CarTalk.com Blogs Car Info Our Show Deals Mechanics Files Vehicle Donation

EVAP and ME

I have a 2002 Checy Suburban with 136,000 miles. I purchased this in April of 2009. The service engine light has come on four times since then and each time it has been to the EVAP system. The dealer I boughy it from has not given me the codes so I cannot say what they were.



The first time it went on was because of a leak somewhere in the EVAP system. It was cleared thinking I had left the car running while fill it up or the cap was not on tight. Teh secong time they blew smoke and found the leak. Third time it was for a faulty valve which was replaced at the dealer, and they cut me a break since thier 30 day warrenty had expired, but it still involved the same system. Fourth time was this morning and the tech said there was just a loose connection.



In the end my questions are 1) Are these systems prone to problems? I’ve never had an engine light or car problem related to this system befoer and 2) Are they that hard to fix that this keeps happening.



Sorry for the length. Just trying to get all the info out there.

I can’t understand why they never told you what codes they were getting. You can get them read for free at Autozone, it’d be helpful to know exactly what they are.

A high percentage of evap codes are gas cap related. It’s possible that a new gas cap may cure this, but please get the codes if you can and post them here.

IMHO we see far too many EVAP system problems on this forum, enough to suggest that yes, EVAP systems in general are prone to problems. And yeah, when they do happen it seems that the ability to fix them is somewhat lacking in the average garage.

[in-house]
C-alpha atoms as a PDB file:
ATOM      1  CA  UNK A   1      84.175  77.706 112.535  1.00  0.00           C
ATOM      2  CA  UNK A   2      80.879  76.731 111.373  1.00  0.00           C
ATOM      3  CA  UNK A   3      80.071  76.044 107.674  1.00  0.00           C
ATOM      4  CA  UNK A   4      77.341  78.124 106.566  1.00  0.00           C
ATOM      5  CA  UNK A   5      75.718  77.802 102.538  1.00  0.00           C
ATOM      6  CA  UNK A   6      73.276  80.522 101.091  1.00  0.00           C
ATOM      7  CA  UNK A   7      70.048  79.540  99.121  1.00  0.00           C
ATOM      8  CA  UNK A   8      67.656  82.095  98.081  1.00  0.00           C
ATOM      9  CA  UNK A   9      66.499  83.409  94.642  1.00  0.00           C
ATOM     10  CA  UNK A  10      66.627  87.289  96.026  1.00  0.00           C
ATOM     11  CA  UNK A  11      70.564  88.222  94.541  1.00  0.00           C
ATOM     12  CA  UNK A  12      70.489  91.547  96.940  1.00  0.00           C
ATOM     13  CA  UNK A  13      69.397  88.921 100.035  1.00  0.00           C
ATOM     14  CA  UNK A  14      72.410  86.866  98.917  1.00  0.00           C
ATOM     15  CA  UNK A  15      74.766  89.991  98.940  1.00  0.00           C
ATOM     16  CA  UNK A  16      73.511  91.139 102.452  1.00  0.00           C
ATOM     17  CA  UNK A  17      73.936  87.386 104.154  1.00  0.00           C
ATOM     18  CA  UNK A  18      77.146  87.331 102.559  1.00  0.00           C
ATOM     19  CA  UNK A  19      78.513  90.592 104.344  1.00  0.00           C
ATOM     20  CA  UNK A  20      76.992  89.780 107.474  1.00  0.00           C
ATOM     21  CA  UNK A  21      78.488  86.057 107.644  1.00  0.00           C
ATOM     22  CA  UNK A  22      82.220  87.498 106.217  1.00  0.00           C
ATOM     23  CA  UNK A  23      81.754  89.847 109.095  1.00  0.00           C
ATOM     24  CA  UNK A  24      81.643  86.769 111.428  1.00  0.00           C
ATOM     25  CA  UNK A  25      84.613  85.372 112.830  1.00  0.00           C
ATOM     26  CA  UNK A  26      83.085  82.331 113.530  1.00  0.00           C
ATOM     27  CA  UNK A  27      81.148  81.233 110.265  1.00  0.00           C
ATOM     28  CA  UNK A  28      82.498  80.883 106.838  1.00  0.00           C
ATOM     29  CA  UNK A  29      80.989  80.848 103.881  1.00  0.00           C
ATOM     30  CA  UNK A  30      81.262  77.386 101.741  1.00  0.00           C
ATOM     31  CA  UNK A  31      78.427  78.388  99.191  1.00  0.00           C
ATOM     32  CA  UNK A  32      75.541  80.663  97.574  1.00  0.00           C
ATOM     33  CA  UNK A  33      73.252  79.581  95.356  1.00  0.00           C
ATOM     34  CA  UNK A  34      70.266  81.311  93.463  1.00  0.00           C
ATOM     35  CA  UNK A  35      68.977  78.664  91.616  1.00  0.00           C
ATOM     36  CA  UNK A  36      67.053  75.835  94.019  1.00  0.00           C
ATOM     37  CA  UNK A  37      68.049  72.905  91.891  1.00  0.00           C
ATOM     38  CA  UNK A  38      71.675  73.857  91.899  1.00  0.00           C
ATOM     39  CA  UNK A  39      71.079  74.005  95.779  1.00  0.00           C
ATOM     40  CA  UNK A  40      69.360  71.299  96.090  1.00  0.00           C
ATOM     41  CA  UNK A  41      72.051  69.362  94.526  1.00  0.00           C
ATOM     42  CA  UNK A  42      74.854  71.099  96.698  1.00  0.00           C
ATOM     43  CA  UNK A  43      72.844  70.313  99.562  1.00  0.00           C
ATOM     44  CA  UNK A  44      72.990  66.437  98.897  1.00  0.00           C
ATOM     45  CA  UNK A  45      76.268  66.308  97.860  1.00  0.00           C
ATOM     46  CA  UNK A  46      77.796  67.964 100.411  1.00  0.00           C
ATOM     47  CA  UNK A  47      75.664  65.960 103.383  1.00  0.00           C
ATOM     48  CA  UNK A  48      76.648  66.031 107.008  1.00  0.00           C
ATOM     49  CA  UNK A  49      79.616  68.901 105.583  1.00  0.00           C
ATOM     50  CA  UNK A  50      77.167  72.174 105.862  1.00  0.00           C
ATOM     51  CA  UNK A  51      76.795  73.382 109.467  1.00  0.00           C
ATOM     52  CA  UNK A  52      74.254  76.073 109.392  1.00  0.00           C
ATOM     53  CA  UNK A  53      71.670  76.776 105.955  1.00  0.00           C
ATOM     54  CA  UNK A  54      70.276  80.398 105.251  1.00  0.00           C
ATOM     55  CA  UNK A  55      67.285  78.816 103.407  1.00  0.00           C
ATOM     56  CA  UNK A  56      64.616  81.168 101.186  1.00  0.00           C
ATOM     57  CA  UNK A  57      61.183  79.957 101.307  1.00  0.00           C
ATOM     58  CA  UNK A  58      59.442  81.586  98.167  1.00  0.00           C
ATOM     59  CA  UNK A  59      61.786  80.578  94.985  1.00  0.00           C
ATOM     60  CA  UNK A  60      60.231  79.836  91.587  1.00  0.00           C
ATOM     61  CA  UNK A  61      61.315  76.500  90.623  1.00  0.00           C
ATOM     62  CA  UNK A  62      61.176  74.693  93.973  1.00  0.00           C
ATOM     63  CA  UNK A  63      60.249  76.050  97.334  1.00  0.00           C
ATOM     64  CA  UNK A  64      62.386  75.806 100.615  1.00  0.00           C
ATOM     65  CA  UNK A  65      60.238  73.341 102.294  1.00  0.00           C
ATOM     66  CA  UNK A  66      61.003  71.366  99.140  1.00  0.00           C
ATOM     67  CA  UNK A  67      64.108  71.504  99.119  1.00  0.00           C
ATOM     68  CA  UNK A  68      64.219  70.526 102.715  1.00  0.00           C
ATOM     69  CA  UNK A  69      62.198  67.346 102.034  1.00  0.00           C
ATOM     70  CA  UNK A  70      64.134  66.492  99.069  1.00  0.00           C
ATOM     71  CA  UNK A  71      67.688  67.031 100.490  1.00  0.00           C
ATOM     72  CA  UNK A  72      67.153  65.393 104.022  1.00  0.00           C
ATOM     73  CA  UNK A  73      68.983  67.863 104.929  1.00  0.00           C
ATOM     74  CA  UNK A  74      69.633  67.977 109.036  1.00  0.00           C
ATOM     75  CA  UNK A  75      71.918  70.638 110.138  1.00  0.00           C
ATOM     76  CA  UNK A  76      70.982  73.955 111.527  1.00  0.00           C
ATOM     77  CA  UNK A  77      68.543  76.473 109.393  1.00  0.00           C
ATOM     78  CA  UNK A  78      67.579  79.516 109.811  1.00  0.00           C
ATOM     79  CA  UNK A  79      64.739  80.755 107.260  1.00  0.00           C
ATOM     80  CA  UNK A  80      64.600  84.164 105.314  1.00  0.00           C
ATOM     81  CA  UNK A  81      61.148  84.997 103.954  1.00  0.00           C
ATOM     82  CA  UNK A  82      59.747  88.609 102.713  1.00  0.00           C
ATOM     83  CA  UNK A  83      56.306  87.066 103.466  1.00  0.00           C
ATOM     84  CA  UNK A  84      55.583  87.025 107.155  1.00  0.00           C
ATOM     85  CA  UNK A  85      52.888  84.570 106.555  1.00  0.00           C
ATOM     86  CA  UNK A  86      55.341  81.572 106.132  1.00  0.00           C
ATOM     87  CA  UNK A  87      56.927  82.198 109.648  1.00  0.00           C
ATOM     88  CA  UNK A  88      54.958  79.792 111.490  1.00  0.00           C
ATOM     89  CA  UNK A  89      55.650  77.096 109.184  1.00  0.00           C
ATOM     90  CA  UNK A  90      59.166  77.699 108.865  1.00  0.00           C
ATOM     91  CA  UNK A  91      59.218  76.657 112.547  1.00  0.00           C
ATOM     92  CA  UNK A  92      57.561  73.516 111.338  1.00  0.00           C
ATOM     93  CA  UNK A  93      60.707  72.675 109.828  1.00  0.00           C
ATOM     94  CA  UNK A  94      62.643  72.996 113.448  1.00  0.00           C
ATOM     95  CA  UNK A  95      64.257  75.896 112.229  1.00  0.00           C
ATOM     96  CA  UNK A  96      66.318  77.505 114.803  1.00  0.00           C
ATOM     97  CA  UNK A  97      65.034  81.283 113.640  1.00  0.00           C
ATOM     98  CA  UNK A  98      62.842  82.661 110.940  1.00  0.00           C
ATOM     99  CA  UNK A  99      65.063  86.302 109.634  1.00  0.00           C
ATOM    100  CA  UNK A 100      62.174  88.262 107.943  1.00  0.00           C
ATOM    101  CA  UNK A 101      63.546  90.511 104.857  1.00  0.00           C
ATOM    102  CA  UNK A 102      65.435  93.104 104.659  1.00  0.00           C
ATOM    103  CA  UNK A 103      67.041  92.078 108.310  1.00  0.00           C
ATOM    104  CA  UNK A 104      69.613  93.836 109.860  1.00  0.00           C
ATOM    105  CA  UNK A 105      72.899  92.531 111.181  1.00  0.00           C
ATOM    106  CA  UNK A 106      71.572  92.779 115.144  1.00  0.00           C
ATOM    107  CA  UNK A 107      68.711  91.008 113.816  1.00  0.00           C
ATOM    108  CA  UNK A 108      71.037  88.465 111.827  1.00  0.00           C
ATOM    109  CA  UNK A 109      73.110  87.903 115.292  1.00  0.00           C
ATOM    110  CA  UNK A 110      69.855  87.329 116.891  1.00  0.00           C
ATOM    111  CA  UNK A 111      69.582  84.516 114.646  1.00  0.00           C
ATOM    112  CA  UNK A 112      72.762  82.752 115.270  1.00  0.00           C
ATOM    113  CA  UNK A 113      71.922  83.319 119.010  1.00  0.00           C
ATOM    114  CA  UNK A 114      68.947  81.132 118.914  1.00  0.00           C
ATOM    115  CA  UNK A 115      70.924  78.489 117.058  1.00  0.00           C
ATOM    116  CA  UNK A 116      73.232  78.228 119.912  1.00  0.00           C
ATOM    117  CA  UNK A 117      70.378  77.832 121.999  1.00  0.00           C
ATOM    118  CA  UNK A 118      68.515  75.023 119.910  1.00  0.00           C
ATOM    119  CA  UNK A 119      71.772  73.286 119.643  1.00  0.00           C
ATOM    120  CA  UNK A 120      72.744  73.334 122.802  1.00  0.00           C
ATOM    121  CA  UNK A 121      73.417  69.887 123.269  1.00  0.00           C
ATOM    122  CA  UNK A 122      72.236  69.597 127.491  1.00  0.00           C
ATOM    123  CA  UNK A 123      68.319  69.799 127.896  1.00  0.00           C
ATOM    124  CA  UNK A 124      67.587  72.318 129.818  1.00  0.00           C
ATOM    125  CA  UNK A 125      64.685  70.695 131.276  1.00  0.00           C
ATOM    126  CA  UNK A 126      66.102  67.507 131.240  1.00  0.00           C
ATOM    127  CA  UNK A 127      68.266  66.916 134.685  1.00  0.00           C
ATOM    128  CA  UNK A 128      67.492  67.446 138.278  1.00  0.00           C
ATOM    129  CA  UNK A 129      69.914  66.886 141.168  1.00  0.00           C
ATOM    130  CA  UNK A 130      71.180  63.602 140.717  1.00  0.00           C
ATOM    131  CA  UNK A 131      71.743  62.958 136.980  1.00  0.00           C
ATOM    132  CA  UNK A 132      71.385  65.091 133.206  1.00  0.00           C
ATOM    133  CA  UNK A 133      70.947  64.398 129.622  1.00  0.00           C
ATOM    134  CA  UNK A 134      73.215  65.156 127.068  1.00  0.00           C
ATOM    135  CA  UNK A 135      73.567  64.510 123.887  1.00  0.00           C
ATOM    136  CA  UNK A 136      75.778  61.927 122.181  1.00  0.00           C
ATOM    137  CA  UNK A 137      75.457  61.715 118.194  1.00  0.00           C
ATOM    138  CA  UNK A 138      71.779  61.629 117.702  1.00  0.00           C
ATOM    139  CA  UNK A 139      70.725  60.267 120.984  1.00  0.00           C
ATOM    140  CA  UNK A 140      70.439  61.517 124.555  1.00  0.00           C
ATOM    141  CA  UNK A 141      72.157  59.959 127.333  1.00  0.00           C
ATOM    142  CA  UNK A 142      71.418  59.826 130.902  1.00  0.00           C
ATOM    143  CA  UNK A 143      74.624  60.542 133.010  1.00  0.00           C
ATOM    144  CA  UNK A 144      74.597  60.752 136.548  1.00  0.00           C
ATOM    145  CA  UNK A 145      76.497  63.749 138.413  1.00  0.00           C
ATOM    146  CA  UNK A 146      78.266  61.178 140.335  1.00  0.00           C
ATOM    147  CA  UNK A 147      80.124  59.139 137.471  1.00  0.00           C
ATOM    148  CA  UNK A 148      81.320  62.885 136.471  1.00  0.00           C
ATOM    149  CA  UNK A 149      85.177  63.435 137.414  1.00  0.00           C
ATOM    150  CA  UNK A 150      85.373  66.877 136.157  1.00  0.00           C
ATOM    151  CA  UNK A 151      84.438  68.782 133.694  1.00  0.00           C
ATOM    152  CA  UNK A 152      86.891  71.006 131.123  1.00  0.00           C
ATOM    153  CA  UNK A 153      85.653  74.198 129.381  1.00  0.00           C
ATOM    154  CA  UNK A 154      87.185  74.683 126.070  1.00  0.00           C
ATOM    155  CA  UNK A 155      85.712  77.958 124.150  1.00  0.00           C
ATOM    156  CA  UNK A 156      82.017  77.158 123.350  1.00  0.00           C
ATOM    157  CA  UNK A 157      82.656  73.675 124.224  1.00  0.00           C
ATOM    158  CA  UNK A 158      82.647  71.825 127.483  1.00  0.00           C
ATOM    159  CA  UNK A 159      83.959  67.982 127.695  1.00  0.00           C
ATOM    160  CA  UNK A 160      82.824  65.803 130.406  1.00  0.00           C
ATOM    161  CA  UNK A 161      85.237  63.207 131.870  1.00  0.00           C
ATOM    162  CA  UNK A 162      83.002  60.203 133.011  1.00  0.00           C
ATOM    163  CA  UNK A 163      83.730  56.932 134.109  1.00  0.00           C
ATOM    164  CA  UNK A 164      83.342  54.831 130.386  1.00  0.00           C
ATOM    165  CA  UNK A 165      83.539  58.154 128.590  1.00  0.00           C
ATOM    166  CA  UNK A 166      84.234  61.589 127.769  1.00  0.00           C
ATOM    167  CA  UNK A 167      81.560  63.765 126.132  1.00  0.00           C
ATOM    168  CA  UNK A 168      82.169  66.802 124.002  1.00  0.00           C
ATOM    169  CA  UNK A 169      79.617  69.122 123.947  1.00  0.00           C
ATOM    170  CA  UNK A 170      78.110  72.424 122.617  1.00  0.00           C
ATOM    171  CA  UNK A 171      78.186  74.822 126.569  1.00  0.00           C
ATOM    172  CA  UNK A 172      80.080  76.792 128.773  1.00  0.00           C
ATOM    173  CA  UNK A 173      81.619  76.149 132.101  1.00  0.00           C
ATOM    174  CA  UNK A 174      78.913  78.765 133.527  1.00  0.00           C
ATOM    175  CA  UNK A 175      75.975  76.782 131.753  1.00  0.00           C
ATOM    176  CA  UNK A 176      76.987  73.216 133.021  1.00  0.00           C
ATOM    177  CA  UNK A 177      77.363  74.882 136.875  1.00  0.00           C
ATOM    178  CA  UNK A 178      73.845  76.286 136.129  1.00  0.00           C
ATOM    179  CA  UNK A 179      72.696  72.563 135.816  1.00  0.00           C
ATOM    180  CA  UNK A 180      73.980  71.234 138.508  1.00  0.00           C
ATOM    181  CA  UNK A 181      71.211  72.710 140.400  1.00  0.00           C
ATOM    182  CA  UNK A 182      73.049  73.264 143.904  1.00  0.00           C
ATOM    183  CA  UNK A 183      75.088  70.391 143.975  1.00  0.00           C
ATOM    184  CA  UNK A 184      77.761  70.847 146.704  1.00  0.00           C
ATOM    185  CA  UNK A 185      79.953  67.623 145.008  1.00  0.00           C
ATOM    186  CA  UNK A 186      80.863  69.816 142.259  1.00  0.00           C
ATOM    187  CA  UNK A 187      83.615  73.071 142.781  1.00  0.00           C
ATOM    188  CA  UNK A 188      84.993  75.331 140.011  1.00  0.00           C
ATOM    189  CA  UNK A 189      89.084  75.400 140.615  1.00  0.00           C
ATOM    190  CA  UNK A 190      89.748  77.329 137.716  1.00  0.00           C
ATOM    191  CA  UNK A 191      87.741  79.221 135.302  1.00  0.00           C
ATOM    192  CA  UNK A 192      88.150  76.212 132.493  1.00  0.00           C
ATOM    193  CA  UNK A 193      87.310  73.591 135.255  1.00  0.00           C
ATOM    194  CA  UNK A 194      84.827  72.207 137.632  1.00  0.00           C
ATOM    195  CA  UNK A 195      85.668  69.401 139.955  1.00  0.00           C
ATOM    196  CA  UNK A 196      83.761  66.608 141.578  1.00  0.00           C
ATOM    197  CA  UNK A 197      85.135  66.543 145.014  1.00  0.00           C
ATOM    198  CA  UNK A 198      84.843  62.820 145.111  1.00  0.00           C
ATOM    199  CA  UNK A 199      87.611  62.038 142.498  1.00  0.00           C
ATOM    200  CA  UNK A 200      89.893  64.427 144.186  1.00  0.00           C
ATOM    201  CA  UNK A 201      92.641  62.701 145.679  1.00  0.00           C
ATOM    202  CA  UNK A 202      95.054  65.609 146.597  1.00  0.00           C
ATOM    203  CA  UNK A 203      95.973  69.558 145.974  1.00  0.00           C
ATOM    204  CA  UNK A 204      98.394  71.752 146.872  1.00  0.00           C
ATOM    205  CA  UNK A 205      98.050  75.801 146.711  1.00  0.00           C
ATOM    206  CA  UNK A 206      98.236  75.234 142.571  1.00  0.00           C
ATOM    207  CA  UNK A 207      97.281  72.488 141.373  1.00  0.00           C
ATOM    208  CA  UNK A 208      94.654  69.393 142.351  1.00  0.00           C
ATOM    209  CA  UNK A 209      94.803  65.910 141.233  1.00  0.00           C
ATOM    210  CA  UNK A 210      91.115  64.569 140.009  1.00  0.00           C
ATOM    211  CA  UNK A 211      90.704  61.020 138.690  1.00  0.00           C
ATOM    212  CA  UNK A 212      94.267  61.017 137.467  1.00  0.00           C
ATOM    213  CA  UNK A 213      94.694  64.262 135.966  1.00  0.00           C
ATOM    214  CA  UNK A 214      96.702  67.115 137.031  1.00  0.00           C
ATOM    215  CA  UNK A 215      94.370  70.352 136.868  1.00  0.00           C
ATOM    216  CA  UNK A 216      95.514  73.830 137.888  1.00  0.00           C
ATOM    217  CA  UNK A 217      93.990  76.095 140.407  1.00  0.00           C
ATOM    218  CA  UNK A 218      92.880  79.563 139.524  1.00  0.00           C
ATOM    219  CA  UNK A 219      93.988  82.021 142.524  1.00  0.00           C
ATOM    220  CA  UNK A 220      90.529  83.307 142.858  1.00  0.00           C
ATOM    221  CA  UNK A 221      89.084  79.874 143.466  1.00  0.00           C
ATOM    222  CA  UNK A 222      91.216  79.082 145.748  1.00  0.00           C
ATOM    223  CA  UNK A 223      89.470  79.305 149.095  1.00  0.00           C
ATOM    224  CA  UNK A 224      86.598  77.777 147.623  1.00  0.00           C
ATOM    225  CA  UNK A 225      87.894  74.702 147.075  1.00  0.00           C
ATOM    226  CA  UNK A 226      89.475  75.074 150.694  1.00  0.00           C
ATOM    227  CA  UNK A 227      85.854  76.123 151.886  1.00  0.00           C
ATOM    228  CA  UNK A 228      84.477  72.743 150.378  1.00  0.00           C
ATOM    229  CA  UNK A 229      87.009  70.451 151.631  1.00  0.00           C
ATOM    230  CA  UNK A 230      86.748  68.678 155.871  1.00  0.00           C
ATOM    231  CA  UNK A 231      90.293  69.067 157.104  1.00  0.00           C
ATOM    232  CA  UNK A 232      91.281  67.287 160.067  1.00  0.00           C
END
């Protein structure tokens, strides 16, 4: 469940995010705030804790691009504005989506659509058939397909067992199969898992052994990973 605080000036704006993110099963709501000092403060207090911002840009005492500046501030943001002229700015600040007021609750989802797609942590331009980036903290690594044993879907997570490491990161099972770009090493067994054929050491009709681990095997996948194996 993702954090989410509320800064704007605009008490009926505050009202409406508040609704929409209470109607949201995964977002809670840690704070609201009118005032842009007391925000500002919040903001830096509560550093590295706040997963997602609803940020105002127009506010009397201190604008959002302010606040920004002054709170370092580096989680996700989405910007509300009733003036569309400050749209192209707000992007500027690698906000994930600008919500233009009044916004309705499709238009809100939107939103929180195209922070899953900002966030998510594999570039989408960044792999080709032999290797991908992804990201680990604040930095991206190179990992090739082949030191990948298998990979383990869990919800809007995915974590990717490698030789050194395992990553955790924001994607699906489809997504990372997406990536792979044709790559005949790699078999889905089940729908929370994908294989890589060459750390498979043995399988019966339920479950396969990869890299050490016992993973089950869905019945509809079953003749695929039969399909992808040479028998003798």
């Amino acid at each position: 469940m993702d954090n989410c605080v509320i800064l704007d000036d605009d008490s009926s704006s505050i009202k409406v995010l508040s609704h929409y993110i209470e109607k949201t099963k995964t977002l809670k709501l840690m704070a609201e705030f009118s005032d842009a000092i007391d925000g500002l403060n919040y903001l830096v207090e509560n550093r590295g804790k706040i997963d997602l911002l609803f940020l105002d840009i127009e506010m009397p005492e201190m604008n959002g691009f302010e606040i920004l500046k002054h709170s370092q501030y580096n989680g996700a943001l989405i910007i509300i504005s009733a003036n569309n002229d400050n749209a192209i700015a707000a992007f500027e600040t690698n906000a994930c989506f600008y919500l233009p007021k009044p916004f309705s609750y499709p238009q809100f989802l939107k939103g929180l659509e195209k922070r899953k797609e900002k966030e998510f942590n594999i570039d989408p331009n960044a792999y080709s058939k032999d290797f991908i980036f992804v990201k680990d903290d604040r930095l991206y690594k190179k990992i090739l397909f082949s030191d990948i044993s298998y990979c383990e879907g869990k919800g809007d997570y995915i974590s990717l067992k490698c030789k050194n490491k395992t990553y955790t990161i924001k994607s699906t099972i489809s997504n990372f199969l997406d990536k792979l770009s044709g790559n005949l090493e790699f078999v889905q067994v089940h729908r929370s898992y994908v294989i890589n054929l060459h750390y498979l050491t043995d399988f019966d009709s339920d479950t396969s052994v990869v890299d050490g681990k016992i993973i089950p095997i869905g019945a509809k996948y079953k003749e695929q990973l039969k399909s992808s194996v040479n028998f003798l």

And as long as diesel trucks continue to pour out unburned hydrocarbons in unfathomable amounts (along with all the other “nastys” that are considered mortal sin when coming from cars) completely unchecked, then I’ll continue to feel that EVAP systems being required to be virtually perfect are extreme overkill.

Sorry to spout off. But yeah, you have lots of company for somethng that should not be.

They checked the cap the first time I brought it in and excluded that. I believe that is why they smoked the system the second time to figure out where the leak was.

I knew to ask for the codes but I figured that after the problem was fixed the first time that it would not get to the point of posting, so I didn’t ask.

I just got back from vacation and the darned light went on again. I’m betting dollars to doughnuts that it is the EVAP system again. I believe that this time it will be the wiring, either connectors or a short.

Any suggestions on whether I shoudl take this to an auto electrical system specialist or let the dealer try to tackle this again.

I’ll post the codes when I get them this time.

Yes, EVAP problems can be a real bear to nail down. Take a look at the pneumatic and electrical schematics for them and you’ll see why. I chased down an EVAP leak on my 2 year old Camry for some time before finding the real culprit. The gas filler neck had rusted slightly, was lightly pitted and although the gas cap tested good, it failed to seal completely against the neck. Just look at all the interfaces where it can leak and the high standard (IMHO) that it’s held to and it’s no wonder they can be problematic.

This is one system I would go to a dealer for diagnostics if you aren’t equipped to do it yourself. Theoretically, the dealer should be better equipped and have more exposure to fixing these issues on a specific make/model than a “general practitioner”.